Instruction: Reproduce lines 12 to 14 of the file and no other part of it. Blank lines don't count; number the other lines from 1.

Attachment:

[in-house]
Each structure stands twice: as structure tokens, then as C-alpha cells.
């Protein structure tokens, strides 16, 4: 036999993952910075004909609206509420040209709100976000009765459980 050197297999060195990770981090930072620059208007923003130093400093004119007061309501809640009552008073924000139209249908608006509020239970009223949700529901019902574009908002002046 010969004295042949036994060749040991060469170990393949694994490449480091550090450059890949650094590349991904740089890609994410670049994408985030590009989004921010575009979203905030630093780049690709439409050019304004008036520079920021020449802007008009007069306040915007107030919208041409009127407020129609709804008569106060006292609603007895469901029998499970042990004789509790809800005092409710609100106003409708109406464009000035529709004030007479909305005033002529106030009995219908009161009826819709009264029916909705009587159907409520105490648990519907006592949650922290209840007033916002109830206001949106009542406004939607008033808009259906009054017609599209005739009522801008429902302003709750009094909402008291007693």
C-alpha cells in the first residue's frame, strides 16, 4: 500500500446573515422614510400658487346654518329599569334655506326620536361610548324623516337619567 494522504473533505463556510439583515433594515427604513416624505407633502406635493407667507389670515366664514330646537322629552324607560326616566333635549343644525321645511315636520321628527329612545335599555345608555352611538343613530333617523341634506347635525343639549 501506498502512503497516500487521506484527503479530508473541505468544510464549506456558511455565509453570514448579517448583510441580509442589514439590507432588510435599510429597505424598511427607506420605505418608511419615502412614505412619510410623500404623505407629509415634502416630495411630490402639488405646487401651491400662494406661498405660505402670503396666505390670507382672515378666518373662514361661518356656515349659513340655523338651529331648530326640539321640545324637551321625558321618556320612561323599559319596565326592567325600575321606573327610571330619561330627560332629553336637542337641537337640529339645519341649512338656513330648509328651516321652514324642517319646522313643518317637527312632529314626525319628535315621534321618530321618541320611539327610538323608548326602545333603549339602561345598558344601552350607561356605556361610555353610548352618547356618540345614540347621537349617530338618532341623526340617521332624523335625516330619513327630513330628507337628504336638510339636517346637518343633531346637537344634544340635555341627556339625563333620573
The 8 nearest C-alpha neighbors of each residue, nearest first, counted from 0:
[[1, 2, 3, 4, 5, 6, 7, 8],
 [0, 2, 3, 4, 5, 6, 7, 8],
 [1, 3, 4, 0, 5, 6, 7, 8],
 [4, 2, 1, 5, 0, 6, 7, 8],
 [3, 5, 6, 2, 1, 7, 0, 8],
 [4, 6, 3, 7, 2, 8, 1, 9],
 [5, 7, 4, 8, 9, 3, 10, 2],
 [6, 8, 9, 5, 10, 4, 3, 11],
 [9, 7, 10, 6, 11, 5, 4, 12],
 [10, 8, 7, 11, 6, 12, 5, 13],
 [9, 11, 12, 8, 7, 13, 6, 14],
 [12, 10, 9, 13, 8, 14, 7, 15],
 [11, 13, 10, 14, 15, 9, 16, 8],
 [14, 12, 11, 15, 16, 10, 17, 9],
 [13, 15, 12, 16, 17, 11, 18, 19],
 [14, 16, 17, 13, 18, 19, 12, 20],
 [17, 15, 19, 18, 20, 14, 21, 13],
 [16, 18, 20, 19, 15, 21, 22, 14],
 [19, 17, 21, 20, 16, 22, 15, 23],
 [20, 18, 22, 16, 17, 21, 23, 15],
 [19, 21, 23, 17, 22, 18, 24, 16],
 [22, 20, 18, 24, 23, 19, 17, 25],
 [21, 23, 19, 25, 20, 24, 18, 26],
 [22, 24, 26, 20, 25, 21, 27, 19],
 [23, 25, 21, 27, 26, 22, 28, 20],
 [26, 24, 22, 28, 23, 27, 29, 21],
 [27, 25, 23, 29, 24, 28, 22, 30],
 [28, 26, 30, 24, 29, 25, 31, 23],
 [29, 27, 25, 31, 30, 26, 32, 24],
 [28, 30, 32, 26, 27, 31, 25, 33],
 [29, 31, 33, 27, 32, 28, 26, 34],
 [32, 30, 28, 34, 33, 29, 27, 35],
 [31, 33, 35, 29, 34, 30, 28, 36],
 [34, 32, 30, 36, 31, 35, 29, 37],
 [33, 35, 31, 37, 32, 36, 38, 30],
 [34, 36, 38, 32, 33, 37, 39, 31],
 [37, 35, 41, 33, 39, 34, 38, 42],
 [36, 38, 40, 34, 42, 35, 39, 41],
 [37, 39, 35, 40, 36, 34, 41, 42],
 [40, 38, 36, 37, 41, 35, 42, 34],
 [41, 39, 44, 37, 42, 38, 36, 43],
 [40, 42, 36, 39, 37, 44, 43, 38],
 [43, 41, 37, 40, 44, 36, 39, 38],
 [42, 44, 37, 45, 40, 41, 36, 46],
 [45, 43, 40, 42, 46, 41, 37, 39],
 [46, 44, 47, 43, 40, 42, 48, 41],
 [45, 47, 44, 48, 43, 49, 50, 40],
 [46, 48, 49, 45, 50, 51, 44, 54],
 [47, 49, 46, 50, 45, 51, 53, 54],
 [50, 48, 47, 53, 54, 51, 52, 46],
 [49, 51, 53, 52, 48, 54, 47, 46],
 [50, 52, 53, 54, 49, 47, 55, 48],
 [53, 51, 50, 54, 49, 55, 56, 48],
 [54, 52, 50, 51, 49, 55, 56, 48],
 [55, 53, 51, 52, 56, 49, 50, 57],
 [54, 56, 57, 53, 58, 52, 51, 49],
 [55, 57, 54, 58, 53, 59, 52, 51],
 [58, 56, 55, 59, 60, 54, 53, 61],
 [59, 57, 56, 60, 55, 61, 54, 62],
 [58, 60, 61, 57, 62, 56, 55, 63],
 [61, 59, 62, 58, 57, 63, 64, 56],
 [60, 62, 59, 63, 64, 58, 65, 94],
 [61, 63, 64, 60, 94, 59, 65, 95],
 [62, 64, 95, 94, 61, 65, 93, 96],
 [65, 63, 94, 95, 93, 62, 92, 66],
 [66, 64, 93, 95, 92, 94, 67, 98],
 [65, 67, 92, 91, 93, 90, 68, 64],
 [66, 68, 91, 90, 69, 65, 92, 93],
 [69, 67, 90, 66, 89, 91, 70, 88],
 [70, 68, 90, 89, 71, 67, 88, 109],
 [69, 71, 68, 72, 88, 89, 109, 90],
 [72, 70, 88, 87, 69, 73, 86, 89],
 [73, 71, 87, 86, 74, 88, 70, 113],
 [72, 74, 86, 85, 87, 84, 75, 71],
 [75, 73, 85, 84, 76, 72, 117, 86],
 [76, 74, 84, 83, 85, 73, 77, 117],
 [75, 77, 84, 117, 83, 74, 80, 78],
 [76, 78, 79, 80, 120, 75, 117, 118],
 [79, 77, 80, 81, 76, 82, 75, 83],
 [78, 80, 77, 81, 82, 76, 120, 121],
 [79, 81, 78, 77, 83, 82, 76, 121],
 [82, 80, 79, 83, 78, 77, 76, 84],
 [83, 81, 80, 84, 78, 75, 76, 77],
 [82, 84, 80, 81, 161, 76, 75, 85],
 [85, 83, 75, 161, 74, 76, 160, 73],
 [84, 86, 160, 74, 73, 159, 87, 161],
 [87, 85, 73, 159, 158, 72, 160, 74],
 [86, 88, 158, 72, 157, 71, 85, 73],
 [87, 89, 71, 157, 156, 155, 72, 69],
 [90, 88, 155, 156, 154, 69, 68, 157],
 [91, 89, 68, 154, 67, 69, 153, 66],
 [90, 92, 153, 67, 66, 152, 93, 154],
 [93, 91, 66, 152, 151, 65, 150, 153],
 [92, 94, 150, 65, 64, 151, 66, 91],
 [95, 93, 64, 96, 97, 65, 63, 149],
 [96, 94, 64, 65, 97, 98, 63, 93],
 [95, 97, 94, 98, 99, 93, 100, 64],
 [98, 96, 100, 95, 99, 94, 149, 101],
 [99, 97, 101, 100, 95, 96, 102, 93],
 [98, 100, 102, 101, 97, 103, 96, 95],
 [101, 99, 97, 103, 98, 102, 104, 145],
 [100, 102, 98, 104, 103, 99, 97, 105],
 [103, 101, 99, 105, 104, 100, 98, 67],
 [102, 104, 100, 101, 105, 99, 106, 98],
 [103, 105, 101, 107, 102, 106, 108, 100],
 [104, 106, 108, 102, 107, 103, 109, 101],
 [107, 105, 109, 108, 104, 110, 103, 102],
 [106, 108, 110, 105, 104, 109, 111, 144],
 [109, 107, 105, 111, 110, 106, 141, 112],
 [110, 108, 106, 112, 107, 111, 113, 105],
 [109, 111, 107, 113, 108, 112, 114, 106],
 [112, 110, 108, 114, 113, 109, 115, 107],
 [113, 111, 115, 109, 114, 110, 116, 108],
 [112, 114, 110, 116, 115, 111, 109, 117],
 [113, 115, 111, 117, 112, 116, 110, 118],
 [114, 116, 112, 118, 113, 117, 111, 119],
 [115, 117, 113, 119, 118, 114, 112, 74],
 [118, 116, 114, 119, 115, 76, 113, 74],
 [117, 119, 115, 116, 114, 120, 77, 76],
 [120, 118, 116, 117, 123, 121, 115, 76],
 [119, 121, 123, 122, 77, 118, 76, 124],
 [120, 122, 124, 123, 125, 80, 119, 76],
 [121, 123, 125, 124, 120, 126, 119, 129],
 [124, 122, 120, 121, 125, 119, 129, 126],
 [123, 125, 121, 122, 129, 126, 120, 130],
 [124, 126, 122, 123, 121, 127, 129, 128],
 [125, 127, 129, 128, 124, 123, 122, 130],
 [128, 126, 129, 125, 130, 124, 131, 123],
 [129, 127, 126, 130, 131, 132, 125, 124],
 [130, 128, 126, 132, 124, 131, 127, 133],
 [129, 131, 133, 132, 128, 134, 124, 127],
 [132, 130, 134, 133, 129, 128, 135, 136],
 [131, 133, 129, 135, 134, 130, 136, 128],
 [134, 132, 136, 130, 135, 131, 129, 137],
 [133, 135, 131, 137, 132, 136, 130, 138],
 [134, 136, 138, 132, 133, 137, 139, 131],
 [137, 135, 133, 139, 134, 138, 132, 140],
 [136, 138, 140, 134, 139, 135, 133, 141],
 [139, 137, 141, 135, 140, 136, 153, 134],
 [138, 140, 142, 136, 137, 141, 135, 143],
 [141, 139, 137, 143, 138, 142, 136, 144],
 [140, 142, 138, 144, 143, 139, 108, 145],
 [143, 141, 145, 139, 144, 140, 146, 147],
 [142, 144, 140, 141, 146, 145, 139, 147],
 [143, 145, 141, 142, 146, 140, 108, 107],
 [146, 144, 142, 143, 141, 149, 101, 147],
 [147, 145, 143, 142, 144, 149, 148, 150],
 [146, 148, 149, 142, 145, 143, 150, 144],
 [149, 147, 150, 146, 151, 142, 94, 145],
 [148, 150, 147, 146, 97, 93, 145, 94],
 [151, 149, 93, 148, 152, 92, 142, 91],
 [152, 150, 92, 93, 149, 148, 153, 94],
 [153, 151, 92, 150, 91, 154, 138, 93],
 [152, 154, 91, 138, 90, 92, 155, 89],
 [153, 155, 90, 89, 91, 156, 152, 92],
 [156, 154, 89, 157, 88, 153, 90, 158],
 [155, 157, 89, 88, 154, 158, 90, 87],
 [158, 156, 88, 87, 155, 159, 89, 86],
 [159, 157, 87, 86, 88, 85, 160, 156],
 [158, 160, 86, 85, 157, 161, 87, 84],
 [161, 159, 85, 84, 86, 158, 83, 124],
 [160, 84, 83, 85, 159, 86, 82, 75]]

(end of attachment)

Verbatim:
 [5, 7, 4, 8, 9, 3, 10, 2],
 [6, 8, 9, 5, 10, 4, 3, 11],
 [9, 7, 10, 6, 11, 5, 4, 12],